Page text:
Slowing of Earth's rotation??

Discussion in 'Earth Science' started by sargentlard, Aug 18, 2004.

  1. sargentlard Save the whales motherfucker Valued Senior Member

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    So I was watching NGC and they happened to mention that since humans have re-routed so much water for their use that this is has caused the Earth's rotation to significantly slow down.....that the day is longer than it use to be because all the damns, irrigation systems, man made rivers....all the relocation of Earth's water has done this.

    How?...Seems interesting how moving water made the Earth slow down. I am betting it wasn't a direct effect but was most likely caused by chain reaction of events.
     
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  3. Hypercane Sustained Winds at Mach One Registered Senior Member

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    Weird, does water affect the rotation of the earth?!

    Or maybe theyre just paranoid that the days in the summer seems so long.

    Bah, if it is true, someday we'll have a thirteen on our clock.

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    Last edited: Aug 18, 2004
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  5. The Singularity The last thing you'll ever see Registered Senior Member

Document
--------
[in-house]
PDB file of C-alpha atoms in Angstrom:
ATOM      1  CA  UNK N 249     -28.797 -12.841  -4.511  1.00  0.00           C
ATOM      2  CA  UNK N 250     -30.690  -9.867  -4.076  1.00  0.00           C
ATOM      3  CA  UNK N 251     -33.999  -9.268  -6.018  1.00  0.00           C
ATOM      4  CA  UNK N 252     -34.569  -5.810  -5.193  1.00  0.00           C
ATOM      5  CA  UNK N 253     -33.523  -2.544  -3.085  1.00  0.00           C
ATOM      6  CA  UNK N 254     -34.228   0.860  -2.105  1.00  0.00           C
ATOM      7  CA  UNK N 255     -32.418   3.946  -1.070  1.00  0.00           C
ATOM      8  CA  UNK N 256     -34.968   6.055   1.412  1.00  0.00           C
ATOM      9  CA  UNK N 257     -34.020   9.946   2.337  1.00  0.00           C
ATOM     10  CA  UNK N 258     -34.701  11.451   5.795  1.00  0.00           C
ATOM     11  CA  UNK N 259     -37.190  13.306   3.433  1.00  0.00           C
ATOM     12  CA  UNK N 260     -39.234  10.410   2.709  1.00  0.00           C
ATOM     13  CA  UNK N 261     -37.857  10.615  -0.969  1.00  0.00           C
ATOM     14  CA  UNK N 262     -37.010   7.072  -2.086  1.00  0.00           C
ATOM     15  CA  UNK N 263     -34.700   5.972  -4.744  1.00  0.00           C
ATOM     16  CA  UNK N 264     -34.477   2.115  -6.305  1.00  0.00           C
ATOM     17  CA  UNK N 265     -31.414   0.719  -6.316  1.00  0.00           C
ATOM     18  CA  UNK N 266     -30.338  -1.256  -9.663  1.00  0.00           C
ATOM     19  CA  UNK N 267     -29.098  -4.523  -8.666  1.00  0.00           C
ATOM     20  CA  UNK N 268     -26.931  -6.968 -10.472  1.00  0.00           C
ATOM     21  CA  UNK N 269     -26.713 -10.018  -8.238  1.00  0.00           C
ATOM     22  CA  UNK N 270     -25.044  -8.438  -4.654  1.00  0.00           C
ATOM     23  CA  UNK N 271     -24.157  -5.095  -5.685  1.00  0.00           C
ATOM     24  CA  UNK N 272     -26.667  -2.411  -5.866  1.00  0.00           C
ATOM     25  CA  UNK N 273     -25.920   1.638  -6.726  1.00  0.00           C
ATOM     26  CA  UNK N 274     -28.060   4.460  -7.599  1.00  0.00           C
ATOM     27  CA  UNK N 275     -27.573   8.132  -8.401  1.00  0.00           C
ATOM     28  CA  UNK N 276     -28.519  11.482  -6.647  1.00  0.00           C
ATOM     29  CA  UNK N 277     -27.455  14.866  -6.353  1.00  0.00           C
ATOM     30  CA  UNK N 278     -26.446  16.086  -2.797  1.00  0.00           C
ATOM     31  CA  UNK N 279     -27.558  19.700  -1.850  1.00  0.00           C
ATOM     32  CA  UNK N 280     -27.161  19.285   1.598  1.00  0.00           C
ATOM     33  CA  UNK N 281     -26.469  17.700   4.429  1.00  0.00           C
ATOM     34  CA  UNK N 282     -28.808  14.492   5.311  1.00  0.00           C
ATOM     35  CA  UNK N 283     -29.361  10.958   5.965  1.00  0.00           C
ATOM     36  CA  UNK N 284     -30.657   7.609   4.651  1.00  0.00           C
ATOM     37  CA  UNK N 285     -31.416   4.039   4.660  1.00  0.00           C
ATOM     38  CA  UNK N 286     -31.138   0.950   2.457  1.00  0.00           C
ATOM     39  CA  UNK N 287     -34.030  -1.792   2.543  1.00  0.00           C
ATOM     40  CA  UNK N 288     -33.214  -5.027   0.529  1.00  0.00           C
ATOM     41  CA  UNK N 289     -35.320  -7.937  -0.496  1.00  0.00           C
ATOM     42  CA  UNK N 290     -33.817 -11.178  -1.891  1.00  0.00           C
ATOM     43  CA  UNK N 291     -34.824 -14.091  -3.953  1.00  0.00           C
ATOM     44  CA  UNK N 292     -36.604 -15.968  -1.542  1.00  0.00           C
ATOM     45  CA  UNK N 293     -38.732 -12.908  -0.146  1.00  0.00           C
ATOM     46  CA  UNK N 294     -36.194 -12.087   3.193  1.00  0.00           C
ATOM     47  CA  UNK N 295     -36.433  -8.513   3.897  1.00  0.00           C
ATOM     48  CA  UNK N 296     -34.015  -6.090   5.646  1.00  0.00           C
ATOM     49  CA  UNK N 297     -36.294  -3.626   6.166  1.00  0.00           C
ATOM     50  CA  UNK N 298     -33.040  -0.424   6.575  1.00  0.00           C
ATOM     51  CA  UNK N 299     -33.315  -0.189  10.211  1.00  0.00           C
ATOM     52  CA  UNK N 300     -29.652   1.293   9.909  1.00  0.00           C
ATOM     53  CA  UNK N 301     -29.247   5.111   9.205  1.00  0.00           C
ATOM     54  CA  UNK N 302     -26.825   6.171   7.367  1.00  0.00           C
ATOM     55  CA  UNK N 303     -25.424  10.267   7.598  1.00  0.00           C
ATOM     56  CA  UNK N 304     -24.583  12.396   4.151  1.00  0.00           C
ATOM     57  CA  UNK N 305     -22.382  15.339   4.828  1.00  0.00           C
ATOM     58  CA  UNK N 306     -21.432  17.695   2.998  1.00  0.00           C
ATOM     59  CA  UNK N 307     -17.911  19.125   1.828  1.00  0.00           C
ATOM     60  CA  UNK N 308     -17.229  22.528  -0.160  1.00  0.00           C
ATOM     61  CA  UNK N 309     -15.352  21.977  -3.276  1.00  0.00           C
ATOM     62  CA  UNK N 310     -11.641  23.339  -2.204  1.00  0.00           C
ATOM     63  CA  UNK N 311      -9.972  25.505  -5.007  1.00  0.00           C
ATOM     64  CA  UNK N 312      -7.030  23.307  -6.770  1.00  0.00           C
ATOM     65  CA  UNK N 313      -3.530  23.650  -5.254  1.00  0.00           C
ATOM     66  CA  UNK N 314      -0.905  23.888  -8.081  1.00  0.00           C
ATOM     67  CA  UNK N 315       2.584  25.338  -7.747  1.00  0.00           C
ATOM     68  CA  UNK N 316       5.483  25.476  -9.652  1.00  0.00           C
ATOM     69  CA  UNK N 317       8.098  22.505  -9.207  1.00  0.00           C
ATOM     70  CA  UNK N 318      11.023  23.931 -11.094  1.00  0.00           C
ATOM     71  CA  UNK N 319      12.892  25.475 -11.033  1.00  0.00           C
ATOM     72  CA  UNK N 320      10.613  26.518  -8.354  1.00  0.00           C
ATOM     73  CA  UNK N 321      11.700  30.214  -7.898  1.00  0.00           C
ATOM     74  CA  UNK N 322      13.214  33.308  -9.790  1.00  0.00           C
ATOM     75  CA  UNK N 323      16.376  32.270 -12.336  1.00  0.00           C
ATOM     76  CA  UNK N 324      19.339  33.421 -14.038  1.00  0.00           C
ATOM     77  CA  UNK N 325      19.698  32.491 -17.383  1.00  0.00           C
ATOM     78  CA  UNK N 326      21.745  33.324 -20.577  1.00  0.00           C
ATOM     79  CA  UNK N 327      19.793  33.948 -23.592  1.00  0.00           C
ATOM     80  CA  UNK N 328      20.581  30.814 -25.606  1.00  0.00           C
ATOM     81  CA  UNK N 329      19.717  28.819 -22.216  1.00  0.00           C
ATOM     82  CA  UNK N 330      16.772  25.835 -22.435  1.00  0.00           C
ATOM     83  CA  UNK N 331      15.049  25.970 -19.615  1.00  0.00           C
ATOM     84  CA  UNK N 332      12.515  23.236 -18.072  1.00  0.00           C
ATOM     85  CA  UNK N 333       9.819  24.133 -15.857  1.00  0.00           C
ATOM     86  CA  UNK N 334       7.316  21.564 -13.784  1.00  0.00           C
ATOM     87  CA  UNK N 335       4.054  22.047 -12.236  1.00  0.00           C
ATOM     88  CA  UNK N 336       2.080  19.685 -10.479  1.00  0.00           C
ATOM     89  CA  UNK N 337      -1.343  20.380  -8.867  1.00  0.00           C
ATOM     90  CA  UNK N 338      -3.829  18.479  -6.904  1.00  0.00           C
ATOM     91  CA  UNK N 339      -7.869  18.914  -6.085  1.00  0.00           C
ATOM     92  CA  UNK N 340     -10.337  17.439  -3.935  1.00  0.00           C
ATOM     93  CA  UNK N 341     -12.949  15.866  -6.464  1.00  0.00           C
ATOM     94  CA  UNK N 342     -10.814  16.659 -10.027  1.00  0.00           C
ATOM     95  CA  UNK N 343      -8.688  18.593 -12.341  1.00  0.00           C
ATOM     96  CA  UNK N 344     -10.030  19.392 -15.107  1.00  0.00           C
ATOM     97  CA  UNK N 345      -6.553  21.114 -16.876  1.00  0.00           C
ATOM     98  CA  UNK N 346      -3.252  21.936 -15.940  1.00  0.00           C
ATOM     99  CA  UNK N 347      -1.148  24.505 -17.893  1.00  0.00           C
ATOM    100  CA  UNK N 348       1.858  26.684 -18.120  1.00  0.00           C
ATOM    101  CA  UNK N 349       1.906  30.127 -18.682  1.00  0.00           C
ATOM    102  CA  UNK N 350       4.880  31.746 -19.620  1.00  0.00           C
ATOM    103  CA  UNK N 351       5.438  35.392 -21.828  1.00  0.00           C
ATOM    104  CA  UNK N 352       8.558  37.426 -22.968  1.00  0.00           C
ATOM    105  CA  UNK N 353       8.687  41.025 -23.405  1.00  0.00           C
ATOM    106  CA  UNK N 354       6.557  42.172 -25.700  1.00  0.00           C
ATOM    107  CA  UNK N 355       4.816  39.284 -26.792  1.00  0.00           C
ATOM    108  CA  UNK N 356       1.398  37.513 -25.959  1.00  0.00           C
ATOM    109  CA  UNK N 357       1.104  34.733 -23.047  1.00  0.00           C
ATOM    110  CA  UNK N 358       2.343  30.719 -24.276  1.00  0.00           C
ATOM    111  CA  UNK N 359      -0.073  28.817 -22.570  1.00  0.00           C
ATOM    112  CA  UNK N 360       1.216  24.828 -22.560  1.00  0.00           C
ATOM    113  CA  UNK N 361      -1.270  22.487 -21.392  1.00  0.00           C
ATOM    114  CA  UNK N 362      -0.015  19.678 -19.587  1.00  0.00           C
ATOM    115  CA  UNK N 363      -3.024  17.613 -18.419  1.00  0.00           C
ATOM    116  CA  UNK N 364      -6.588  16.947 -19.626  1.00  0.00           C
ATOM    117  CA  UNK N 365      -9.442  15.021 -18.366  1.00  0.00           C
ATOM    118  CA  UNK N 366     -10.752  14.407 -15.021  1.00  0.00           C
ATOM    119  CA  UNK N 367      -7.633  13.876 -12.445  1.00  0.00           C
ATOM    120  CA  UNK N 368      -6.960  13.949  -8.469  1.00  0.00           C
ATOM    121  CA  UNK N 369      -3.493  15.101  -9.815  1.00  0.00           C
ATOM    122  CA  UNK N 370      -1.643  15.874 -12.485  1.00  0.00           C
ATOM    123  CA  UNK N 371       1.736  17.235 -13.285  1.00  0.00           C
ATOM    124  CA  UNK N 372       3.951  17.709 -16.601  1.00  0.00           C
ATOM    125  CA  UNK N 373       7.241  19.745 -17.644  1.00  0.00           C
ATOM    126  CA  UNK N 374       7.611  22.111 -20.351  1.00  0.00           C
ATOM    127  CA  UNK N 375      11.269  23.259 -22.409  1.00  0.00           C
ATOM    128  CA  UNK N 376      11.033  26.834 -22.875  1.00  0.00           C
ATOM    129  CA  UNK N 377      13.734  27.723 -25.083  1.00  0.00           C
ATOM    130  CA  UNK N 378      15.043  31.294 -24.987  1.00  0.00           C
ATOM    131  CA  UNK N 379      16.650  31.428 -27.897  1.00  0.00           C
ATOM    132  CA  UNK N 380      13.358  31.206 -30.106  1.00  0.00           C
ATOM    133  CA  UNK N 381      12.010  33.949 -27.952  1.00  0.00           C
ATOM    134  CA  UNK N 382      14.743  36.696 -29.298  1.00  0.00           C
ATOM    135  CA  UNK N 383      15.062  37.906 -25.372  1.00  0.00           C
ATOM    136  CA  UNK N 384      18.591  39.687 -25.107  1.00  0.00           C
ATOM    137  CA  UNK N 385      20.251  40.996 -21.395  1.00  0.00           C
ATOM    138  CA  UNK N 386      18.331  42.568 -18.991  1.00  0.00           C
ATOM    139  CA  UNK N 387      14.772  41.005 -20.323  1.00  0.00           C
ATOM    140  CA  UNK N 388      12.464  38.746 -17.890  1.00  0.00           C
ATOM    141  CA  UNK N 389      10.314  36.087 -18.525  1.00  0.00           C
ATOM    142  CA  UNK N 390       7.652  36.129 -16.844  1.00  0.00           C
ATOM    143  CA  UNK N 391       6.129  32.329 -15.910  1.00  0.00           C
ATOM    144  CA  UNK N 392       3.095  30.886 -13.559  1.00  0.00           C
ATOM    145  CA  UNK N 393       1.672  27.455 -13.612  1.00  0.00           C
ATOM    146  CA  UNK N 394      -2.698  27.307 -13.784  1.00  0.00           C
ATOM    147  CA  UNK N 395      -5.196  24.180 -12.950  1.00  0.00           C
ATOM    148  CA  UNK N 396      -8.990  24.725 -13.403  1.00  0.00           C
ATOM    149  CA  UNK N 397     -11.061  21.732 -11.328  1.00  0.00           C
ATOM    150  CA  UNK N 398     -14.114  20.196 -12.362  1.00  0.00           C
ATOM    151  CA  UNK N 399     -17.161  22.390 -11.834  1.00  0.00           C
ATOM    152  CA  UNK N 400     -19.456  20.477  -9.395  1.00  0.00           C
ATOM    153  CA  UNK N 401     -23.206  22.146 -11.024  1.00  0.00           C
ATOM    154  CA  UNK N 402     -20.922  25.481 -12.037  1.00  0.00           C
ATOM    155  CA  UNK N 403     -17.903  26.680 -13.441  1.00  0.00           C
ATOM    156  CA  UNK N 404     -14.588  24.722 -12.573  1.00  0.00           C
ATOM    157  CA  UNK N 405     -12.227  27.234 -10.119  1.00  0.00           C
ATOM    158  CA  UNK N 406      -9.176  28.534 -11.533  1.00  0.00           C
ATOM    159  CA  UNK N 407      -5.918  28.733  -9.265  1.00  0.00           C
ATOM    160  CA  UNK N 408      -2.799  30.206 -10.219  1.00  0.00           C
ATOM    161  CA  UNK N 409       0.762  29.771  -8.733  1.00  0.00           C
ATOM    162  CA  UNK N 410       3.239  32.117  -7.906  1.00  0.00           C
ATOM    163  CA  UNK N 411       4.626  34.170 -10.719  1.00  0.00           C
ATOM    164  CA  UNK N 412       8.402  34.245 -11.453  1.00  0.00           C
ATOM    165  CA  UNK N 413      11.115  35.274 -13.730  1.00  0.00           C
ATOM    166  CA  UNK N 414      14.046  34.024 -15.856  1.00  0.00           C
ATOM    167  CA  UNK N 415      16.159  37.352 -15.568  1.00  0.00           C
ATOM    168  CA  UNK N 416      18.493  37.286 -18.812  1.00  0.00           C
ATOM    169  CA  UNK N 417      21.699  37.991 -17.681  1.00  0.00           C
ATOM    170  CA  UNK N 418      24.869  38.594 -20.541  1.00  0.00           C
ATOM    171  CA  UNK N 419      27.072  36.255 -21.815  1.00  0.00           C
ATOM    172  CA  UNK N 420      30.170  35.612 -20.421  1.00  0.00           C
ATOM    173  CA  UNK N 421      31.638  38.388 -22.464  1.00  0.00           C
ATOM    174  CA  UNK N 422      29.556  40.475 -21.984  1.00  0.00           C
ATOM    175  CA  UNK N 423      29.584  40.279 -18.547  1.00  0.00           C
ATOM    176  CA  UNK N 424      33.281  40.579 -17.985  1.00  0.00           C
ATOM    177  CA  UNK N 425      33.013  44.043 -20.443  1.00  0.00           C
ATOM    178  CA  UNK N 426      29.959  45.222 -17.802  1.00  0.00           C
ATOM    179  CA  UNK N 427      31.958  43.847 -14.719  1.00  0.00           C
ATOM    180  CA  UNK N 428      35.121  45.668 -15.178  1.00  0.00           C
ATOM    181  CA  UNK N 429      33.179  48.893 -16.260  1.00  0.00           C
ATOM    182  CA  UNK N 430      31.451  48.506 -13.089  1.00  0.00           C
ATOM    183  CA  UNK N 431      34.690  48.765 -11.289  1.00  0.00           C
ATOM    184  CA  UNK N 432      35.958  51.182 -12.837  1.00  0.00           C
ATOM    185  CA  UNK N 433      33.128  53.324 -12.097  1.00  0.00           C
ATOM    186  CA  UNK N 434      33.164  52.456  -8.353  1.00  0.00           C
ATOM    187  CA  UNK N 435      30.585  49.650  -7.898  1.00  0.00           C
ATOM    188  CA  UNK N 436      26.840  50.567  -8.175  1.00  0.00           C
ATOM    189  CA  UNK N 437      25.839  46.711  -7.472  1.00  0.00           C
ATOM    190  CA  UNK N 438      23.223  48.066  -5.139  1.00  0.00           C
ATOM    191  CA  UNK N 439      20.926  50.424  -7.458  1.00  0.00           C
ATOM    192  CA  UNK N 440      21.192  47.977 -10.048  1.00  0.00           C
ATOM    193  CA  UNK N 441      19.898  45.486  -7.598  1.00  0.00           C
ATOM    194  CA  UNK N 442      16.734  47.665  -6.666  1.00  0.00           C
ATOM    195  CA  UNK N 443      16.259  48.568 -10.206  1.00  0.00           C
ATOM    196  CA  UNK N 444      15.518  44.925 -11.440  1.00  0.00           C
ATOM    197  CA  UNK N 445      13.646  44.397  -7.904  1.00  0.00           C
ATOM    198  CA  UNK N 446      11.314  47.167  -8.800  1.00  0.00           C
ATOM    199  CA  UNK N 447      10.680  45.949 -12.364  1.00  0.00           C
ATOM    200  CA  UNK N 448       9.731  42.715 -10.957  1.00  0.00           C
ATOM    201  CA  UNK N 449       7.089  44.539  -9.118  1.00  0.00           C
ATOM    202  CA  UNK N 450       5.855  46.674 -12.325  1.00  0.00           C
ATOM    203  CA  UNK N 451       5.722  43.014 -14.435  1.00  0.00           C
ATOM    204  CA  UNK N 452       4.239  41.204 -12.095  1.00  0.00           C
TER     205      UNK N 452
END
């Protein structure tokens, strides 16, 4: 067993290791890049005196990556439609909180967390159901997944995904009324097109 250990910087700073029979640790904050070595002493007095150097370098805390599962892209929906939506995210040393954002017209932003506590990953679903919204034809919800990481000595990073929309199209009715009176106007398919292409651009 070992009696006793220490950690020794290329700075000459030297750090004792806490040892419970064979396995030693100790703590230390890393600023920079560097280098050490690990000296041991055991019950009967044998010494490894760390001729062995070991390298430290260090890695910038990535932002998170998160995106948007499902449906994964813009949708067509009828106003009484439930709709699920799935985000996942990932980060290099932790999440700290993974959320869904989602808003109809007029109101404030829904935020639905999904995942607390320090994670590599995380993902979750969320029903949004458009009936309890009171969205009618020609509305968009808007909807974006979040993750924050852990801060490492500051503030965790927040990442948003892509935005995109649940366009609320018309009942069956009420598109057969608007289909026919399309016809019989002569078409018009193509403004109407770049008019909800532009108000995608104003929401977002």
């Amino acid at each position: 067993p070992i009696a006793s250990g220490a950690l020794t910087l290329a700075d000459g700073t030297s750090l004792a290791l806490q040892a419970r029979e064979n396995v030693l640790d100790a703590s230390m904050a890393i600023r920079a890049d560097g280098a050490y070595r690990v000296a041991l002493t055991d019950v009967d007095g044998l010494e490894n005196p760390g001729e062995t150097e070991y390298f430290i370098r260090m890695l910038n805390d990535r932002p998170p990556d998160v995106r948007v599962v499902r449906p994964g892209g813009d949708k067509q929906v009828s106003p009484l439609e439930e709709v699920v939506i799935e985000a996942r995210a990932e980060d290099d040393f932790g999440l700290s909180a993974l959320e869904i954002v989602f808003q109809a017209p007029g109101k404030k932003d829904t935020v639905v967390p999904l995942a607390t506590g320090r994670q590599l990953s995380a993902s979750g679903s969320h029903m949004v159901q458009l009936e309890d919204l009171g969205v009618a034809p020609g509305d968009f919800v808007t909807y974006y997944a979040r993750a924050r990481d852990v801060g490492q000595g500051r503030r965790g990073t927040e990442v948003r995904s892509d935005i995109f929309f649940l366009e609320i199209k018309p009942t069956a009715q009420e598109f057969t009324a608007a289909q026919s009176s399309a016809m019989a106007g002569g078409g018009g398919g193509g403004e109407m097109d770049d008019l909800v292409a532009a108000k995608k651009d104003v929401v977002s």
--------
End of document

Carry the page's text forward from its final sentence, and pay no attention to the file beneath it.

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    I don't know how diverting rivers and erecting damns can seriously effect the rotation of the planet. Rivers, damns, and irrigation systems represent a very small fraction of the total water coverage of the planet ... and as far as I can see, only the oceans can create the required force to alter the movement of the planet in any significant manner ... if needed.
     
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  7. Andre Registered Senior Member

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    perhaps you could provide a link to that story.

    My two cent guess is the law of maintaining angular momentum, like the ice skater.

    As water for irrigation is brought to a higher elevation it's distance to the spin axis increases and like the ice skater, the spinning speed must decrease to preserve the angular momentum. To me this seems indefinitely small looking at the mass differences. Alternately, melting glaciers will speed up the Earth spinning.

    There is a whole lot more to say about Earths angular momentum. Anybody interested?
     
  8. Facial Valued Senior Member

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    Earth's rotation has slowed down more in the past before humans arrived. Natural instances such as waves in the ocean and tidal forces from the sun and moon make human activities insignificant in comparison.
     
  9. Facial Valued Senior Member

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    In tidal forces, I mean, tidal friction.
     
  10. Andre Registered Senior Member

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    Yes it does

    However I think that the tidal friction is not the main reason for Earth to slow down.
     
  11. Facial Valued Senior Member

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    How so, Andre?

    I think tidal friction is the main reason, because it is what supposedly caused Mercury and the Moon to slow down to a near 1:1 ratio of orbit period to day length.